Rustin’s contributions to the movement and many such social causes at the time were mostly forgotten or erased from history, mainly due to his previous ties with the Communist Party and his acceptance of his sexuality in the mid-1900s. But it was also largely because despite being a leader and ensuring that a 250,000-strong crowd stood before them for the March on Washington in August 1963, Rustin preferred to stay away from the limelight. He did not want to let his past decisions, which he was proud of, stand in the way of anyone in authority cancelling the movement or holding his identity against him and his colleagues. This is why it was only in 2013, when then-president Obama awarded him the Presidential Medal of Freedom for his contributions, that his name was properly highlighted.
Rustin was born in March 1912 to absent parents but wealthy maternal grandparents Julia and Janifer Rustin, who raised him in West Chester, Pennsylvania. His biggest influence while growing up was his Quaker grandmother, who made him feel comfortable about his sexuality and introduced him to the concept of protesting against racial discrimination. Since then, aside from pursuing his education, he felt himself getting drawn towards activism. In all accounts of his story, Rustin was driven by his ideologies of equality for all human beings, which is why he refused to move to the back of the bus or follow similar discriminatory policies he was legally expected to follow as a Black man at that time.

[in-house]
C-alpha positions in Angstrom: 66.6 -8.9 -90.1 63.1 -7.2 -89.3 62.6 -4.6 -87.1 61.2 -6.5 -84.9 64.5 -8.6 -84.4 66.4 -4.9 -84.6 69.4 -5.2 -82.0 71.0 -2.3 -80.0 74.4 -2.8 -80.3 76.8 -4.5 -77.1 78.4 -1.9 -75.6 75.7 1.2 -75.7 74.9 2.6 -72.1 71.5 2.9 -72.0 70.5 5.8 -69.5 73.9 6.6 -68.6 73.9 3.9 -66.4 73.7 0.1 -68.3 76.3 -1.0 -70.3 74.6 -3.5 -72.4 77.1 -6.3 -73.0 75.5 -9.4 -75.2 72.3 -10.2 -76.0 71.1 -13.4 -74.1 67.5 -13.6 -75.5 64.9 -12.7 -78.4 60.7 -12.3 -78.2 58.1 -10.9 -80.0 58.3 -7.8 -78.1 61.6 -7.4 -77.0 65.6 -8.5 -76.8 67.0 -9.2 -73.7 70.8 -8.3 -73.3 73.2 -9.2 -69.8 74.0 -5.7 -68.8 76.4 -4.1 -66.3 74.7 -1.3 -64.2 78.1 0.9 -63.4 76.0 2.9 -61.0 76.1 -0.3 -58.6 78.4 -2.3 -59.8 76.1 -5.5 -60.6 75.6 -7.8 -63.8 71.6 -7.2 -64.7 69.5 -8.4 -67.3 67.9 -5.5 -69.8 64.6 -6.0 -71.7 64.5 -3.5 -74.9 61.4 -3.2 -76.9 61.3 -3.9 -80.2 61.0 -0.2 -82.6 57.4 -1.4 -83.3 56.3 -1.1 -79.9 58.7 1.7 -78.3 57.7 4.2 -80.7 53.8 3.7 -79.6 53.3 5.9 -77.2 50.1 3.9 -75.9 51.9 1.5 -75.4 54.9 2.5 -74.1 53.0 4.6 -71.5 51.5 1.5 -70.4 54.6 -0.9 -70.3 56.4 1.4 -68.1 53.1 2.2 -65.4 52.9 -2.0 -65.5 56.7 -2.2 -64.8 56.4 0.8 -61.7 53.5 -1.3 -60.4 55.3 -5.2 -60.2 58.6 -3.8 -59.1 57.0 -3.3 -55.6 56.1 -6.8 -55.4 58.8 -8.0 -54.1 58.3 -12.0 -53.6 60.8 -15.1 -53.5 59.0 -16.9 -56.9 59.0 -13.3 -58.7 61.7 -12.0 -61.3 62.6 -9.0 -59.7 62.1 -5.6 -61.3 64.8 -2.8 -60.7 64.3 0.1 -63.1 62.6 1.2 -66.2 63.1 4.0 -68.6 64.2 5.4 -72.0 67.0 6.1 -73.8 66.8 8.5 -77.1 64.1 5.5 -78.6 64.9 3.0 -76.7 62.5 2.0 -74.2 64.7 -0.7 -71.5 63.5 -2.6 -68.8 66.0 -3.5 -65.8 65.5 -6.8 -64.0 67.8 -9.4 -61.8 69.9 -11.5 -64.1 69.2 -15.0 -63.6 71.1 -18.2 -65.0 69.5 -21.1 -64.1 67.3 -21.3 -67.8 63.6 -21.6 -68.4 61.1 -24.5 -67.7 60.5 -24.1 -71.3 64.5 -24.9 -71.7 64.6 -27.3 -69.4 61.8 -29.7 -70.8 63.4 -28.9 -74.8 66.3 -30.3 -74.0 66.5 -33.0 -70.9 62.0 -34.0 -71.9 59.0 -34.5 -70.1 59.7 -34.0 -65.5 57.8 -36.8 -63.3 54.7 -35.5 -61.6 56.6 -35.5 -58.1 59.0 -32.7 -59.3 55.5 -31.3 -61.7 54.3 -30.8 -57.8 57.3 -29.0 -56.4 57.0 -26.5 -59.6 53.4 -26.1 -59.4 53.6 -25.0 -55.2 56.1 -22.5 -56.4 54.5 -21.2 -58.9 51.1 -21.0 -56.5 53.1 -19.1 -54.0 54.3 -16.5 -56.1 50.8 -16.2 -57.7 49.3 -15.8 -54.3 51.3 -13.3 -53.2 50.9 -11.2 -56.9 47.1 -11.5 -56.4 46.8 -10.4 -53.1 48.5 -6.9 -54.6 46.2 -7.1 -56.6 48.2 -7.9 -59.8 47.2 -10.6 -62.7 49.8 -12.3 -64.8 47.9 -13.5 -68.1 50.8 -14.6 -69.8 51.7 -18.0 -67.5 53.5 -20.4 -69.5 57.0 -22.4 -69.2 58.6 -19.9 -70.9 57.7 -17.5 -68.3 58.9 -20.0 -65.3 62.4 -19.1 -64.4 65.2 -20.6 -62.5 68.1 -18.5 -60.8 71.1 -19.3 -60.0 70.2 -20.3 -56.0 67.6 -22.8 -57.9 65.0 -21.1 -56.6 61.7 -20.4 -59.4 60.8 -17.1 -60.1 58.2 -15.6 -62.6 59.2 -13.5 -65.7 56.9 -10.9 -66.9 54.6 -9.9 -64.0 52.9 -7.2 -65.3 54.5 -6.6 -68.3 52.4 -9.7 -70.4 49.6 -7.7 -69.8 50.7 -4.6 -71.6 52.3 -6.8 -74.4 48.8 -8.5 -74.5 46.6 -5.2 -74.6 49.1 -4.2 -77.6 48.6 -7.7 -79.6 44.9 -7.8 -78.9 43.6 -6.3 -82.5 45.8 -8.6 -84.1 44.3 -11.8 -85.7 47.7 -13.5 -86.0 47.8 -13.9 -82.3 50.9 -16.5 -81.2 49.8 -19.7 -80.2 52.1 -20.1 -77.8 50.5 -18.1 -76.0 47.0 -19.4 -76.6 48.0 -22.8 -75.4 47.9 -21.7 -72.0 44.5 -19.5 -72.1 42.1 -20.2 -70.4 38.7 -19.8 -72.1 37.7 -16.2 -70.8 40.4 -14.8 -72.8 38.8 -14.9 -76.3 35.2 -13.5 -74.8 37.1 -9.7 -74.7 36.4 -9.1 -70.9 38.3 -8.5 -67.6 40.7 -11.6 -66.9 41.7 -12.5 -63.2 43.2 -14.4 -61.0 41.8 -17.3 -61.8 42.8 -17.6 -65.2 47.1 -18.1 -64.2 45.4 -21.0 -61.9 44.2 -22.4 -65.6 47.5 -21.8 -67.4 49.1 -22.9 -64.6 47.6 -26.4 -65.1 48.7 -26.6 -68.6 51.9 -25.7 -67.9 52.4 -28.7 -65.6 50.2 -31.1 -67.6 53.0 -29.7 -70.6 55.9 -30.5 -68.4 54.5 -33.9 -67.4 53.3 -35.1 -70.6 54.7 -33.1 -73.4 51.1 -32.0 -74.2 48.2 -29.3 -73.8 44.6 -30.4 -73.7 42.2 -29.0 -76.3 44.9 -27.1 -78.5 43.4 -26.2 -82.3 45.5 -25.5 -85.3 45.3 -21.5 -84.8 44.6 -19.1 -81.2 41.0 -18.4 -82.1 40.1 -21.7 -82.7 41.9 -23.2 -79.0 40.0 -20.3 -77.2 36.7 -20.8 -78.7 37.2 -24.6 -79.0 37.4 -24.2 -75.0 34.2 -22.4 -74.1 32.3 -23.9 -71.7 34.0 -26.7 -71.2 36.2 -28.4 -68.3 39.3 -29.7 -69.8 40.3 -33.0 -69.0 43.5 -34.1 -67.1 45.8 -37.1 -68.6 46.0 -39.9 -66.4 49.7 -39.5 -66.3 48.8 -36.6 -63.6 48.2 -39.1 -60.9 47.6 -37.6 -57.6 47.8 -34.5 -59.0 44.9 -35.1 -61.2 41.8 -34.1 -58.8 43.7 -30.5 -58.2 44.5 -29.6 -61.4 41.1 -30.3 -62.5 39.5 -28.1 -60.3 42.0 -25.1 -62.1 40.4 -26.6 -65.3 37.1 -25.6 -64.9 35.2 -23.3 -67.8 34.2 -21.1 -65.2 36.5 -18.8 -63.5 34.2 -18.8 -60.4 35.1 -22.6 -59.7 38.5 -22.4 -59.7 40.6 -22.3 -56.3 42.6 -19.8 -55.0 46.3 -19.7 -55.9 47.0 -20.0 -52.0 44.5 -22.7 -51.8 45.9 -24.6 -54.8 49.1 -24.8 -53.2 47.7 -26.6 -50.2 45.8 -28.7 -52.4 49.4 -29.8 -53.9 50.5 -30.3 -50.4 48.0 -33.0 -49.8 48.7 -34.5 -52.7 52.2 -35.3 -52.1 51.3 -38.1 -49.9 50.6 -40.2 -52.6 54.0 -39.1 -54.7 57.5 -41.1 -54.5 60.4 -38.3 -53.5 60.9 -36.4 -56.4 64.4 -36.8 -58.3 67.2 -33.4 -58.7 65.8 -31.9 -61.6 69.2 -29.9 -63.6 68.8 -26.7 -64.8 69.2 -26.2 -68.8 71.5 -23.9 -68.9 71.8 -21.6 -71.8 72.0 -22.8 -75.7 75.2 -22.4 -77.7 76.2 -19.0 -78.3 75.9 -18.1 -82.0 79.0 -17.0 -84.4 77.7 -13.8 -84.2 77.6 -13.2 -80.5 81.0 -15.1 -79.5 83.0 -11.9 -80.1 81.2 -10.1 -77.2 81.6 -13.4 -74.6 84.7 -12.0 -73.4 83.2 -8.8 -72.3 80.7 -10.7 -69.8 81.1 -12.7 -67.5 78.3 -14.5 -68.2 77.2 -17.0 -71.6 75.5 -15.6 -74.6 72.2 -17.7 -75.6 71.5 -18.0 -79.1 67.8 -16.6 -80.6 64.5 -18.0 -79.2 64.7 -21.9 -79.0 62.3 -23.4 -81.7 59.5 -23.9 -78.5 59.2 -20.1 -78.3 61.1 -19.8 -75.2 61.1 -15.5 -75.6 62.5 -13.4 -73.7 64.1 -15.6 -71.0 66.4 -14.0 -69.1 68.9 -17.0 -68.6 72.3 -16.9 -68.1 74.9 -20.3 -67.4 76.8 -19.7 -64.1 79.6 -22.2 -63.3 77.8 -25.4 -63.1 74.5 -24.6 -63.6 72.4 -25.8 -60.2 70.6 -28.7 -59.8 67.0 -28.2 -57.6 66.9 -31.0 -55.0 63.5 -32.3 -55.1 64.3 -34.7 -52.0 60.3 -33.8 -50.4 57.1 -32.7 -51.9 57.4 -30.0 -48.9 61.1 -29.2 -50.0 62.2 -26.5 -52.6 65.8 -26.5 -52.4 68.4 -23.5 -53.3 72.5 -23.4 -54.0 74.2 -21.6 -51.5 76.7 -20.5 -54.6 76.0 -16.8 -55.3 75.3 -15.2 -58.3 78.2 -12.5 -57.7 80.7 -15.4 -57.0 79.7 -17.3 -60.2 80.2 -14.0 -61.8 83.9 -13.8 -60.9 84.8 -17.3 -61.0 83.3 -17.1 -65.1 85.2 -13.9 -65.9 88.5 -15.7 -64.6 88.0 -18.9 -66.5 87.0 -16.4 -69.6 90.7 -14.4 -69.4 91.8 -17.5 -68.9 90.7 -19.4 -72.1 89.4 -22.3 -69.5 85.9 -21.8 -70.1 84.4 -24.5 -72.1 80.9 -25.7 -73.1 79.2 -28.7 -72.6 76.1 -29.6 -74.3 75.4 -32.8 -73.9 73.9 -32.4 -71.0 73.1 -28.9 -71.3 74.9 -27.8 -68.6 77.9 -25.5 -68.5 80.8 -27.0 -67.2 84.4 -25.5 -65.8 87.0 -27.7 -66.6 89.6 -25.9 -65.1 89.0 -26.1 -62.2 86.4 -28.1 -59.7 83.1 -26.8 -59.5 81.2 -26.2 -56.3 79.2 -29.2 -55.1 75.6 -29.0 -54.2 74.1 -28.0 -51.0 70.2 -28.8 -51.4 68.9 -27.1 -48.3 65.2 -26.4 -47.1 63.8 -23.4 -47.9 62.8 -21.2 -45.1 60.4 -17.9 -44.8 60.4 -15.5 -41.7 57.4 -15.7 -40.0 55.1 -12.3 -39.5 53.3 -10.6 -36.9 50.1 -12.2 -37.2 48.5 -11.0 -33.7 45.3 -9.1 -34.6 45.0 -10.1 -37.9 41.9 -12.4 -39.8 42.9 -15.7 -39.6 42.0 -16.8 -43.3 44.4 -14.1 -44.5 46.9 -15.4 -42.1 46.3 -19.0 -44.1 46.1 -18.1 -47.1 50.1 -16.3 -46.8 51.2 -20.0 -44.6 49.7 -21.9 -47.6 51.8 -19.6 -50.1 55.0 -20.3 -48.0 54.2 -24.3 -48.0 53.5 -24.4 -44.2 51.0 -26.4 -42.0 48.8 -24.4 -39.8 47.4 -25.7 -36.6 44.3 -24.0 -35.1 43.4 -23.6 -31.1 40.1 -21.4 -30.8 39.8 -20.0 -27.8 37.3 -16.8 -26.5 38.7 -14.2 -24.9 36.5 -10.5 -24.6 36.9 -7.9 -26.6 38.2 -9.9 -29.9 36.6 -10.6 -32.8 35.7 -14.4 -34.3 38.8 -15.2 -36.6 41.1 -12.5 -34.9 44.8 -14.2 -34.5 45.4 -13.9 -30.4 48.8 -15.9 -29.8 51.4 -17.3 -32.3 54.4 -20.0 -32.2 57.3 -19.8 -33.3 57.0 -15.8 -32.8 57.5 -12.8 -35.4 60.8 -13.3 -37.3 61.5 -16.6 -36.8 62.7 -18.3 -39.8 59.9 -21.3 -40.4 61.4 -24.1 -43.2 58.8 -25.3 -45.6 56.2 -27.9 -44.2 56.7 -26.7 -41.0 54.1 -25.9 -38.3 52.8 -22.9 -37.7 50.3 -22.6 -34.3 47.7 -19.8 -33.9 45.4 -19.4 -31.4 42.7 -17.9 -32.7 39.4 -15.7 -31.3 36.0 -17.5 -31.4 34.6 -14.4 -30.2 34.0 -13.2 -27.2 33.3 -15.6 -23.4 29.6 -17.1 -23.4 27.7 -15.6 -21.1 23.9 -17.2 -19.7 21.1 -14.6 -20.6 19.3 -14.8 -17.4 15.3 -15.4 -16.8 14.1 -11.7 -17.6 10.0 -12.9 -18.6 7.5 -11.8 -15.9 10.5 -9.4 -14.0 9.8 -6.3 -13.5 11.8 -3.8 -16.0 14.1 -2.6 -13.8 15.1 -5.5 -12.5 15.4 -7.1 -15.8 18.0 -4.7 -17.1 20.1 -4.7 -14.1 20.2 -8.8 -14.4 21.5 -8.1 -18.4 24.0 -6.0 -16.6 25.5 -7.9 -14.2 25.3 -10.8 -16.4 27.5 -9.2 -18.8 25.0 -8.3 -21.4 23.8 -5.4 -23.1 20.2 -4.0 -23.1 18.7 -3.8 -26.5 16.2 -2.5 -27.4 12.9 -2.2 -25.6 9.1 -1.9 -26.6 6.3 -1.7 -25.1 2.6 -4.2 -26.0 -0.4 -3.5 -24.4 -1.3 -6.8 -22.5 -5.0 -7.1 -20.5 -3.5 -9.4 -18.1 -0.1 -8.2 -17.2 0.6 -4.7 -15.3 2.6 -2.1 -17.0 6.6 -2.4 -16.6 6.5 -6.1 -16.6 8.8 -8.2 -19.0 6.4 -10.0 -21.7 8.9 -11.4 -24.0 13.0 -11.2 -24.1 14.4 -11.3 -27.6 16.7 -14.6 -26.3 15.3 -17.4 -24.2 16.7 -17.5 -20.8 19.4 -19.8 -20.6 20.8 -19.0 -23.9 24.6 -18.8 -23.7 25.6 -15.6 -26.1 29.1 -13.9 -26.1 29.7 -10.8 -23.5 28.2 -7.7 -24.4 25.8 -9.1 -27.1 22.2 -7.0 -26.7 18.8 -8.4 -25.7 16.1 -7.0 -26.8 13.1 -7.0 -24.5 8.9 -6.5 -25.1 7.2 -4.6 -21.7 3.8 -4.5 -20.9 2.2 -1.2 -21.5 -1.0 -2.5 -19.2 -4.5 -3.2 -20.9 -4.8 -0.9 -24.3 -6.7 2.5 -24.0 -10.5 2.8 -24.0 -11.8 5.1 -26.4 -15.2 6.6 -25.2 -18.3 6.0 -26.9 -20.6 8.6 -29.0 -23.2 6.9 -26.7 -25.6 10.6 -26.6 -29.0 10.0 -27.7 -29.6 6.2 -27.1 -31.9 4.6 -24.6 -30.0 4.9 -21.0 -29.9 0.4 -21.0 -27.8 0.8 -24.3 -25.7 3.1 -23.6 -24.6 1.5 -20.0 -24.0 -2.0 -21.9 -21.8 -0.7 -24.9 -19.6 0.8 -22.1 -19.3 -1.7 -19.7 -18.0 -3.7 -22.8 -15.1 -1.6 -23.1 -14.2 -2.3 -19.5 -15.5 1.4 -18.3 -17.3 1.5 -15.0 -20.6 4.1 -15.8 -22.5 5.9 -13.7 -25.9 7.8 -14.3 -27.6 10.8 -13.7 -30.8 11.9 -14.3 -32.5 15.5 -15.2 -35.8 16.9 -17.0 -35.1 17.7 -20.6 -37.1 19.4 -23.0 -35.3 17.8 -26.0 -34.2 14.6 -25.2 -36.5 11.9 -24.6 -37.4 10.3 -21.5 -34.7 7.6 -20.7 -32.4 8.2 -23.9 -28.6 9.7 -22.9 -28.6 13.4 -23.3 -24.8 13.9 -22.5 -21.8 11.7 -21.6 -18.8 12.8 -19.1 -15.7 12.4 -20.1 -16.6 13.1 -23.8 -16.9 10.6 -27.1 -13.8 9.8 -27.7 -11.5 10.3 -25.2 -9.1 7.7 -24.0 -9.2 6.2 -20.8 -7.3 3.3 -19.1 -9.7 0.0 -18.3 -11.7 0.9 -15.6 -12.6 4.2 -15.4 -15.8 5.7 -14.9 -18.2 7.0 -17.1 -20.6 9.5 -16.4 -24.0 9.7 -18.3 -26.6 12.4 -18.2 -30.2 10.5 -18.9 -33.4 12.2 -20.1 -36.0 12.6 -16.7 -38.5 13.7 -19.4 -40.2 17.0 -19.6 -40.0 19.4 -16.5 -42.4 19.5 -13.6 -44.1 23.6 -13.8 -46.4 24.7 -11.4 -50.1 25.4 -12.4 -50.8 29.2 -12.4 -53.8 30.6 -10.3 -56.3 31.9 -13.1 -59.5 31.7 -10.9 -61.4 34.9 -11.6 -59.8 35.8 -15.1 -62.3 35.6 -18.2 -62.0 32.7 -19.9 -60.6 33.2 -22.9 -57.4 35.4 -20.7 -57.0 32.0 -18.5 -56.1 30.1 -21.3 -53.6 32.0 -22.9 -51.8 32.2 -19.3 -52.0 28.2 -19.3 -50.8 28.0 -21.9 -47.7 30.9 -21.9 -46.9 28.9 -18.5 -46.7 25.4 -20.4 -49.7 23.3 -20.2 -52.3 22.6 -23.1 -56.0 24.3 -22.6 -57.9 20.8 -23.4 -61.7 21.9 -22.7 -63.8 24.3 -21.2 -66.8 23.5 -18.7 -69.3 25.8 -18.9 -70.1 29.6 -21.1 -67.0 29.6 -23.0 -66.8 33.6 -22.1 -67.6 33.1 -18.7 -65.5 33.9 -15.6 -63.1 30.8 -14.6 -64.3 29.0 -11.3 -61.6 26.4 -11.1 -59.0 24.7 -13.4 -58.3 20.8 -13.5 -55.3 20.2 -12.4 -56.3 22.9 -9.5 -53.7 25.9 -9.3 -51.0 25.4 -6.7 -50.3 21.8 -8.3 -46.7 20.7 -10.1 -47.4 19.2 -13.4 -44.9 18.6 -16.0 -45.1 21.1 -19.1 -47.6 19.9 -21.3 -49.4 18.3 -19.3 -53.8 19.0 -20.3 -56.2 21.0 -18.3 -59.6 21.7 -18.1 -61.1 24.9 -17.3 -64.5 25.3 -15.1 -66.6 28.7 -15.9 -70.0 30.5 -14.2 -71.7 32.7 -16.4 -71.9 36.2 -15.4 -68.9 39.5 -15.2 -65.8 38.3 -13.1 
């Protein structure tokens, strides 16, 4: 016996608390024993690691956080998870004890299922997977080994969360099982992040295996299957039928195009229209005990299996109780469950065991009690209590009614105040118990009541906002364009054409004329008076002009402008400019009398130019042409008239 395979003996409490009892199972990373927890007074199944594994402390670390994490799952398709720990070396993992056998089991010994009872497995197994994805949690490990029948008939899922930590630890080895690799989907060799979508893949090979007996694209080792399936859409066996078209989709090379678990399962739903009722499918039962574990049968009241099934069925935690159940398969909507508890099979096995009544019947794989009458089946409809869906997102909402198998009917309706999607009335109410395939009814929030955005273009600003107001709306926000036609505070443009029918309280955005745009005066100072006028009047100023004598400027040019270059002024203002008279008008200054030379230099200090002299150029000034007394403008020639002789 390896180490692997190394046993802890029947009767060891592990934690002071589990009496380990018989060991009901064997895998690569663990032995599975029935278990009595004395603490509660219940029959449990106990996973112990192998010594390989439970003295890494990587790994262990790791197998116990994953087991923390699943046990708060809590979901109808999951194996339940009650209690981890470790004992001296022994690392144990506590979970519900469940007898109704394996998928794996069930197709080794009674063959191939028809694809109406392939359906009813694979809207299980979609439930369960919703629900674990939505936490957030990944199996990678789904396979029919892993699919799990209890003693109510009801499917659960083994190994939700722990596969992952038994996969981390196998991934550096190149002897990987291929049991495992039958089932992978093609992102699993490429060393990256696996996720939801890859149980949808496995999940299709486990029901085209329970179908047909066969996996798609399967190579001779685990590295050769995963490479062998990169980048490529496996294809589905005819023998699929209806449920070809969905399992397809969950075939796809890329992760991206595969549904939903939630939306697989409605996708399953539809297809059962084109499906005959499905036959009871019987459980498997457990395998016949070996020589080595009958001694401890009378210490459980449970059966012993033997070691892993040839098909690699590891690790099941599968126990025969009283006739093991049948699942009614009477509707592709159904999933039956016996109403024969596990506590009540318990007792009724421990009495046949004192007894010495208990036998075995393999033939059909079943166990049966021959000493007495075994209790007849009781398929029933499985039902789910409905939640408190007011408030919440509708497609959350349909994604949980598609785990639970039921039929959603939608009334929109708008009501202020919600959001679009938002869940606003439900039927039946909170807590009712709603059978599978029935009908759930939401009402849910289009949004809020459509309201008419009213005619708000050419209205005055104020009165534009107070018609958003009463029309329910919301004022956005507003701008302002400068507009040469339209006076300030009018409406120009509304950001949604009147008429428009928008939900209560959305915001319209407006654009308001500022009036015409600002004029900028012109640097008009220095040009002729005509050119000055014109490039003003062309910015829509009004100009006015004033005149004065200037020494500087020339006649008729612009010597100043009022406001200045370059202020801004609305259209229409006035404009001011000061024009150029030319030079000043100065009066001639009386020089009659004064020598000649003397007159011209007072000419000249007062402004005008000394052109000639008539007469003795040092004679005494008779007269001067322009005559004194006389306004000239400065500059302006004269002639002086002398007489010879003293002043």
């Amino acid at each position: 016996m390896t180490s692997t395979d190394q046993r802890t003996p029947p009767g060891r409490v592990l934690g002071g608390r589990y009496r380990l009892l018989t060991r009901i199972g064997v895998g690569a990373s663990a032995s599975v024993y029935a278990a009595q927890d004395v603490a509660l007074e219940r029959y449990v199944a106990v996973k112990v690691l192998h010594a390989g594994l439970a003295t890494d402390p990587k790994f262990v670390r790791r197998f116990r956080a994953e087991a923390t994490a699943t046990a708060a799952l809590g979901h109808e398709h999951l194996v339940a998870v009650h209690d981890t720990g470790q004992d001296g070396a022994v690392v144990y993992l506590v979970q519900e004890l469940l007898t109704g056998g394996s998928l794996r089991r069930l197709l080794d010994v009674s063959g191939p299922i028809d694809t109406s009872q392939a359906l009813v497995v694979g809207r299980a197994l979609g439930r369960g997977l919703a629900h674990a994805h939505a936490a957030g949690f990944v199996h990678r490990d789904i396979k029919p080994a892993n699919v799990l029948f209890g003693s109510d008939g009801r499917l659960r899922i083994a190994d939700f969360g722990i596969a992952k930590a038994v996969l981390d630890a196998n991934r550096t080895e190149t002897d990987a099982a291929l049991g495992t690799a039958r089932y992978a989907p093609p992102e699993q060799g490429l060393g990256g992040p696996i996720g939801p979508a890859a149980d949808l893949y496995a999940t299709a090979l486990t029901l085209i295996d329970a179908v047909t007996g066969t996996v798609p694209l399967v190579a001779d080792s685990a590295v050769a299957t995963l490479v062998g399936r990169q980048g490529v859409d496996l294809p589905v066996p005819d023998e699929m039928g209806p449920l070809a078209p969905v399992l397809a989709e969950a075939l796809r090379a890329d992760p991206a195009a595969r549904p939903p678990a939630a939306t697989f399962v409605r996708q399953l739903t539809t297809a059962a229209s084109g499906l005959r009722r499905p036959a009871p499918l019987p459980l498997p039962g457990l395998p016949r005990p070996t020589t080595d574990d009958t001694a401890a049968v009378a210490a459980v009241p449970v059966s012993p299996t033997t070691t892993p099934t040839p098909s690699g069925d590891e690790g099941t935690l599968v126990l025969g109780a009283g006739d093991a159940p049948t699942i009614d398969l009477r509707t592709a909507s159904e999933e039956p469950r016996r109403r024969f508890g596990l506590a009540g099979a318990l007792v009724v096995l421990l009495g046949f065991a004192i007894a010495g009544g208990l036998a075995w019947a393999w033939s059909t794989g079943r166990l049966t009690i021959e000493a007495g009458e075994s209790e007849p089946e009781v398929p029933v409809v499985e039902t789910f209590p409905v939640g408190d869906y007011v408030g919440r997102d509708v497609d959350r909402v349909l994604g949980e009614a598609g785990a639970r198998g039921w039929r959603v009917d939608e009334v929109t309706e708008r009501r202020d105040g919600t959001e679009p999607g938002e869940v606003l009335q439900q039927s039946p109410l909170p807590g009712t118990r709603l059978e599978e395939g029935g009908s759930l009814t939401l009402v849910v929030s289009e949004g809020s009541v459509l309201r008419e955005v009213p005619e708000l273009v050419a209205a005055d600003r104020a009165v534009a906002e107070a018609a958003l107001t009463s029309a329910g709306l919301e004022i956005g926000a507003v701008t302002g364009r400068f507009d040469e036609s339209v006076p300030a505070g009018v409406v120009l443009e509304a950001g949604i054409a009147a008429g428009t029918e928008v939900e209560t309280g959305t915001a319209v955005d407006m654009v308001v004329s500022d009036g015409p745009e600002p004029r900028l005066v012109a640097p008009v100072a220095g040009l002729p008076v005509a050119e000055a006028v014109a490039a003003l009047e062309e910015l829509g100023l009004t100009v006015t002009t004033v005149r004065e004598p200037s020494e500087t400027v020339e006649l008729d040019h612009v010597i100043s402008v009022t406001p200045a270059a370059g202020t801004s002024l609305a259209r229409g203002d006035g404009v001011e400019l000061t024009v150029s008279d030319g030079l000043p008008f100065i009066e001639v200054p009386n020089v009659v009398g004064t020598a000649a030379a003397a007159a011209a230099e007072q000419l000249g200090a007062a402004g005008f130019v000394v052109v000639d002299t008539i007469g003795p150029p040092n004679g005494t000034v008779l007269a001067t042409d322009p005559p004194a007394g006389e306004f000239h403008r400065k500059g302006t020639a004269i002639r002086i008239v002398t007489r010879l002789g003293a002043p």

He even briefly joined the Young Communist League in 1936 due to their stance on racial equality, a decision that came back to haunt him many times over in his later efforts. When they reversed their anti-war stance, Rustin left them, but that brief association became one of the major reasons his connection with important political movements had to be severed, aside from his sexuality. Rustin didn’t make any effort to hide that he was gay but didn’t promote it either, since the opposition always found a way to hold that against him.